- SON OF A BUSH:
- LAUGH UNTIL IT HURTS?
- Produced by Gross National Product
- Reviewed by John Atcheson
Question: Can you take the non-stop tragedy of the Bush Presidency, the longest, most heavily scripted presidential campaign in history – featuring a Hillary Clinton who feels strongly about both sides of every issue — and make it funny?
Answer: you can if you’re John Simmons and Christine Thompson of Gross National Product.
Son of a Bush, GNP’s latest send off of political life in Washington, plays Saturday nights at the Warehouse Theater until December 31st. The two person troupe mixes scripted pieces with audience participation and improvisation to skewer Bush, Hillary, Cheney, K-Street, the pharmaceutical industry, and the self-help movement – and maybe, just maybe, all the rest of us.
The show opens with Simmons doing a hilarious parody of the President. Malapropisms fly. Bi-polar support, catatonic denials, and Pappy Bush’s desire for a kinder, gentile nation. As with all great satire, Simmon’s rant reveals truths and exposes hypocrisies even as it gets laughs.
Thompson literally channels Hillary in a faux debate and later in a solo set. The material is good, Thompson’s portrayal superb, but it’s hard to make Hillary Clinton funny. Watching the real Hillary talk is like looking at one of those watches with a transparent back – you can see all the pieces ceaselessly working, working, working. As a result, Hillary is about as exciting as observing water freeze.
But by dint of good material, and hard work, Thompson manages to get some laughs. For example, when she says “in the time I’ve been talking I’ve raised $30 million,” or when she caps off a discussion of gay marriage with a series of gender identity jokes ending with “I’m in a same sex marriage myself.” And she reproduces “the laugh,” a kind of brittle cackle Hillary has been using to inject some faux spontaneity into her campaign, with aplomb.
Bush, on the other hand, is like watching a train with no tracks – you know sooner or later it’s gonna crash, and in the meantime, it meanders around without any coherent direction. It’s a satirist’s motherload, and Simmons mines it expertly.
Audience participation and improvisation is a high wire act – it takes great skill, and it’s high risk, and for the most part, Thompson and Simmons pull it off. They show an impressive knowledge of current events when they invite questions from the audience and then launch into impromptu rifts on the latest inside-the-beltway follies that often strikes gold.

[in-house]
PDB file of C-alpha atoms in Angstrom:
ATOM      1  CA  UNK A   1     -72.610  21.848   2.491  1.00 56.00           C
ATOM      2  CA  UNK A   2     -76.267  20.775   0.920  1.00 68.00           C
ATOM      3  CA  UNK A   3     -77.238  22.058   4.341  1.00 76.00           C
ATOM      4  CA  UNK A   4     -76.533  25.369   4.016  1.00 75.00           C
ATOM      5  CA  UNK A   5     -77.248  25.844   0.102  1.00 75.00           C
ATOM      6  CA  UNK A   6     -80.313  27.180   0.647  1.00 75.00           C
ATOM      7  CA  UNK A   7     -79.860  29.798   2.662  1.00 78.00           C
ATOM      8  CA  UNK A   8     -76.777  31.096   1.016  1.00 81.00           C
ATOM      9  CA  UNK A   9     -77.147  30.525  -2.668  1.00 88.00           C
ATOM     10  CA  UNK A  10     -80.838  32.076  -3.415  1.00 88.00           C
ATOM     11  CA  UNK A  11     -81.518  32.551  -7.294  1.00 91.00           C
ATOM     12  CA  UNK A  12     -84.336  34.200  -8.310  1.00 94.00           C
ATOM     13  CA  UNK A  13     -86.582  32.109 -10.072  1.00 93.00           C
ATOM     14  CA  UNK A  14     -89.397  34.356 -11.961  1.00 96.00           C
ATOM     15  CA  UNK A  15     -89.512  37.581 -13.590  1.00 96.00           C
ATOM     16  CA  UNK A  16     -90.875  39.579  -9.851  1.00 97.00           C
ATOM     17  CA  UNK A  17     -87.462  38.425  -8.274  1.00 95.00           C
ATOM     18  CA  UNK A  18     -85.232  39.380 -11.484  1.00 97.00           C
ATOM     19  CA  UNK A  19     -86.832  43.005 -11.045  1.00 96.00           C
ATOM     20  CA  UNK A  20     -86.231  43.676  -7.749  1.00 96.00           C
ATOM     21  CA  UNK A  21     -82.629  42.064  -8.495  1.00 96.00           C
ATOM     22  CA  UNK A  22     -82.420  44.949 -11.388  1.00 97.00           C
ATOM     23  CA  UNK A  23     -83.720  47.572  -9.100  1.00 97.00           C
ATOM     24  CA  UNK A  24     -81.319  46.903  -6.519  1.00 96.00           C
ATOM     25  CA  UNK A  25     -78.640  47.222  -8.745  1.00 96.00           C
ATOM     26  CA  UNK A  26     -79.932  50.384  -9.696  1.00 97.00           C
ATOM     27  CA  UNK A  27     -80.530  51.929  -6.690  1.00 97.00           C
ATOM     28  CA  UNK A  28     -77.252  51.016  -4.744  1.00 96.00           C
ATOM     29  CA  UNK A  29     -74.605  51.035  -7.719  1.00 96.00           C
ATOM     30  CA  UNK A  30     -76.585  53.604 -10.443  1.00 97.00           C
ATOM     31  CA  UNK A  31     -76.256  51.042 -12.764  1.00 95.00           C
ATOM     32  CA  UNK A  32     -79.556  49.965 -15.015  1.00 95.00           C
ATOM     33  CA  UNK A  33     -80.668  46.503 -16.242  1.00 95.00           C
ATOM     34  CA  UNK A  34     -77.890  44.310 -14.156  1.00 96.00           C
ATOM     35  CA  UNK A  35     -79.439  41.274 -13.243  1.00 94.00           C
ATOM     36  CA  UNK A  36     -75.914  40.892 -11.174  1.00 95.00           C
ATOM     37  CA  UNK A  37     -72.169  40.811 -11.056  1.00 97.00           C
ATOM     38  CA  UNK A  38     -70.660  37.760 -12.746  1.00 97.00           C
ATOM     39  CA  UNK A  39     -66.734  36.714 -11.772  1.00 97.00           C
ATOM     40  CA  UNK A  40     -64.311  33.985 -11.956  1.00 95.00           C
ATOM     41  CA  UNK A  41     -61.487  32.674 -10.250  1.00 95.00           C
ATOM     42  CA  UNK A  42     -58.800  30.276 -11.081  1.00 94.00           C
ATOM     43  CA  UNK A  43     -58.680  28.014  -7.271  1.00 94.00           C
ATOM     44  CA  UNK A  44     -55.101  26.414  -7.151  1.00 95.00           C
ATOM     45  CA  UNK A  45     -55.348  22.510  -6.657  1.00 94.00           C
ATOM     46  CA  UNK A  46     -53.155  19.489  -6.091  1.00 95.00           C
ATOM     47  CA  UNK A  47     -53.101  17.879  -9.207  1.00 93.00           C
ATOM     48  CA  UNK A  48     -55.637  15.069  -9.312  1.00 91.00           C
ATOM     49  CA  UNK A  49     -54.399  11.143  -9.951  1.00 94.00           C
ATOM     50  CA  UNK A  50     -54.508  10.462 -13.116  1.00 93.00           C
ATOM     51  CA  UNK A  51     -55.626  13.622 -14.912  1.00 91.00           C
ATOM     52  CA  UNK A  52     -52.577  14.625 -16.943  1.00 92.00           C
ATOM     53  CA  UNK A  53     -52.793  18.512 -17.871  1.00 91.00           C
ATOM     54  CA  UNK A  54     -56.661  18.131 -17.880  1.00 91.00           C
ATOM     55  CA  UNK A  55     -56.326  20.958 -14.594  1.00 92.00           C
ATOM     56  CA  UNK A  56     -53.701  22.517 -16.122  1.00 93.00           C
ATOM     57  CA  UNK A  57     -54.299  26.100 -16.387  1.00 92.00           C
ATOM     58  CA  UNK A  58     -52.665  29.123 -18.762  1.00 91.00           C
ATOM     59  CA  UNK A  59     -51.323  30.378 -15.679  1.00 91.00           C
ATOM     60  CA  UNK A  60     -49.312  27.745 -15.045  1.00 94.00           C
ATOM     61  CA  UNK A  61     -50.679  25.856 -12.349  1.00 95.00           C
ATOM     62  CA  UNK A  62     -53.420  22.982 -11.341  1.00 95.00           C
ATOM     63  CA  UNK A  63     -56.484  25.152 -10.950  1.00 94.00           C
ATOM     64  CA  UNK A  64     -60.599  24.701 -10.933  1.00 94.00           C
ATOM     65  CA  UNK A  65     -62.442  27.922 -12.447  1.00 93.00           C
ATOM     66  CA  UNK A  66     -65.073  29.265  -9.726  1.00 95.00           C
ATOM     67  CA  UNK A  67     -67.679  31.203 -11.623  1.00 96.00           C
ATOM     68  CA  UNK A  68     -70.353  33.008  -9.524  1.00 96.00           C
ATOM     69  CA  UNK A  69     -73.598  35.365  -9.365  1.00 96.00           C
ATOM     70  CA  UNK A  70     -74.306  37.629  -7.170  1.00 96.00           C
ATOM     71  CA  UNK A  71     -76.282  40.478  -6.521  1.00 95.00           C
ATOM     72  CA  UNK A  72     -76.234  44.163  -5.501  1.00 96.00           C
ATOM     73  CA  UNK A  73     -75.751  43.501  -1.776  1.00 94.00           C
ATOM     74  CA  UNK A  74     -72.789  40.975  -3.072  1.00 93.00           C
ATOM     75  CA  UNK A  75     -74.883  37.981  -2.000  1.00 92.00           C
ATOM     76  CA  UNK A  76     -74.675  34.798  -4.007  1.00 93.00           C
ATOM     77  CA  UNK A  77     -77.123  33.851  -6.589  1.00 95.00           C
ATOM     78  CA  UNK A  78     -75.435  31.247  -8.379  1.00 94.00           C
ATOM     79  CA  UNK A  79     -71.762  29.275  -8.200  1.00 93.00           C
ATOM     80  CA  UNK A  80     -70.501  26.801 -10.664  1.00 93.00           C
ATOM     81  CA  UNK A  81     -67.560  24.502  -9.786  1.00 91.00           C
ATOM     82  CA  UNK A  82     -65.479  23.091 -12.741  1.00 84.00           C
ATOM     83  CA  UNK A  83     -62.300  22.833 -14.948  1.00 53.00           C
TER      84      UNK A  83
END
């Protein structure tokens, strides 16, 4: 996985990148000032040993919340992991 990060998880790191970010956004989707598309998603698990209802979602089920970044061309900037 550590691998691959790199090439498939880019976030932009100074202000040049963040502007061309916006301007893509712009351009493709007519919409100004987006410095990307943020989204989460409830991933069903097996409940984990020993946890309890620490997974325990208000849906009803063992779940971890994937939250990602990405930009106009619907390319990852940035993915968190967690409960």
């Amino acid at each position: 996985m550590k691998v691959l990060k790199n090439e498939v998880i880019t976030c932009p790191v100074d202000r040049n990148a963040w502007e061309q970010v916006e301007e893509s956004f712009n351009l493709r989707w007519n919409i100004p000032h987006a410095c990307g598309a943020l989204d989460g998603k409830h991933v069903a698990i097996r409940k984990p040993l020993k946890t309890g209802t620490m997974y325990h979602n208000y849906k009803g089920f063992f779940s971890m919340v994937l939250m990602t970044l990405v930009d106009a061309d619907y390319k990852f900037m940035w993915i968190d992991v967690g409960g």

The show slows a bit when they take on the K Street lobbyists with a skit about the tobacco, liquor and firearms lobbies. This triumvirate of greed was lampooned by Christopher Buckley in Thank You for Smoking, and it’s hard to improve on that. Satire of this sort demands a light touch and Simmons and Thompson’s rendition is anything but extraordinary.
On the other hand, Thompson’s physical pantomime of the side-effects of the latest drug – read in perfect simulation of the familiar rapid-fire lawyerese by Simmons – is a short trip to comedy heaven, and makes those bland disclaimers we barely hear come to life. Literally.
Their manic send-off of the self-help industry produces a few laughs, but it drifts towards polemic.
Thompson and Simmons work hard for laughs and earn them with a combination of sly satire and straight out physical labor. By the end of the set, both are drenched, and you feel as if you’ve watched a sporting event; maybe a marathon.
They’re at their best when they focus on the political follies of our leaders and would-be leaders, and one wishes they mined that rich vein a little more deeply.
But if you’re looking for an antidote for Bush’s interminable Presidency, and what’s shaping up to be the longest presidential campaign in history, you might just get on down to the Warehouse Theatre and catch Gross National Product’s Son of a Bush.
- When: thru Dec 31. Saturdays at 8 pm
- Where: Warehouse Theater . 1017 7th St NW, Washington, DC (across from the east side of the Convention Center)
- Tickets: $30; $25 seniors; $20 students
- Info: Call 202 783-7212 or order thru the website.
Guest Reviewer John Atcheson has written extensively on politics and policy and he is a regular contributor to the progressive news site, Common Dreams. His writing has appeared in the Washington Post, The Baltimore Sun, The San Jose Mercury News as well as several other leading newspapers and inside-the-beltway wonk magazines.